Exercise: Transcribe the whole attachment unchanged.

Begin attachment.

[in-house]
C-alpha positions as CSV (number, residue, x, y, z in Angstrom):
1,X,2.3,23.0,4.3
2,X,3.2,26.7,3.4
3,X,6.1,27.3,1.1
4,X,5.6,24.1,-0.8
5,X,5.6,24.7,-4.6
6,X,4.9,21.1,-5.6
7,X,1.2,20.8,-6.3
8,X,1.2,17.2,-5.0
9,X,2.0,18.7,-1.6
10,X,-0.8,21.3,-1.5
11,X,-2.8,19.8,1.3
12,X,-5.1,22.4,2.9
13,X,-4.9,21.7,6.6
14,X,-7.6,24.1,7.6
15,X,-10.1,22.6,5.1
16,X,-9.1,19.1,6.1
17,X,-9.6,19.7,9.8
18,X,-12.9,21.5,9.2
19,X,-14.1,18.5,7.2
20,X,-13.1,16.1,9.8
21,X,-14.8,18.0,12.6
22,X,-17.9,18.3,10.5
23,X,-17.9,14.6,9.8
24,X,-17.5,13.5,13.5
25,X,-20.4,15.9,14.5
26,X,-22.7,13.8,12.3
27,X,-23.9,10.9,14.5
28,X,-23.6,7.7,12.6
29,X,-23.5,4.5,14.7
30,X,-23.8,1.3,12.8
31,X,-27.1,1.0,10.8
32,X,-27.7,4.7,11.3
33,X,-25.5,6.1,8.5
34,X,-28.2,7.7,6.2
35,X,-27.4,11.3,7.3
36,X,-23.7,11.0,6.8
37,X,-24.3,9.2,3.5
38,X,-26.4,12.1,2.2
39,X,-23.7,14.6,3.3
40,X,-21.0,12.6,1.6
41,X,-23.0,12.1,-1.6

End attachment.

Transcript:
[in-house]
C-alpha positions as CSV (number, residue, x, y, z in Angstrom):
1,X,2.3,23.0,4.3
2,X,3.2,26.7,3.4
3,X,6.1,27.3,1.1
4,X,5.6,24.1,-0.8
5,X,5.6,24.7,-4.6
6,X,4.9,21.1,-5.6
7,X,1.2,20.8,-6.3
8,X,1.2,17.2,-5.0
9,X,2.0,18.7,-1.6
10,X,-0.8,21.3,-1.5
11,X,-2.8,19.8,1.3
12,X,-5.1,22.4,2.9
13,X,-4.9,21.7,6.6
14,X,-7.6,24.1,7.6
15,X,-10.1,22.6,5.1
16,X,-9.1,19.1,6.1
17,X,-9.6,19.7,9.8
18,X,-12.9,21.5,9.2
19,X,-14.1,18.5,7.2
20,X,-13.1,16.1,9.8
21,X,-14.8,18.0,12.6
22,X,-17.9,18.3,10.5
23,X,-17.9,14.6,9.8
24,X,-17.5,13.5,13.5
25,X,-20.4,15.9,14.5
26,X,-22.7,13.8,12.3
27,X,-23.9,10.9,14.5
28,X,-23.6,7.7,12.6
29,X,-23.5,4.5,14.7
30,X,-23.8,1.3,12.8
31,X,-27.1,1.0,10.8
32,X,-27.7,4.7,11.3
33,X,-25.5,6.1,8.5
34,X,-28.2,7.7,6.2
35,X,-27.4,11.3,7.3
36,X,-23.7,11.0,6.8
37,X,-24.3,9.2,3.5
38,X,-26.4,12.1,2.2
39,X,-23.7,14.6,3.3
40,X,-21.0,12.6,1.6
41,X,-23.0,12.1,-1.6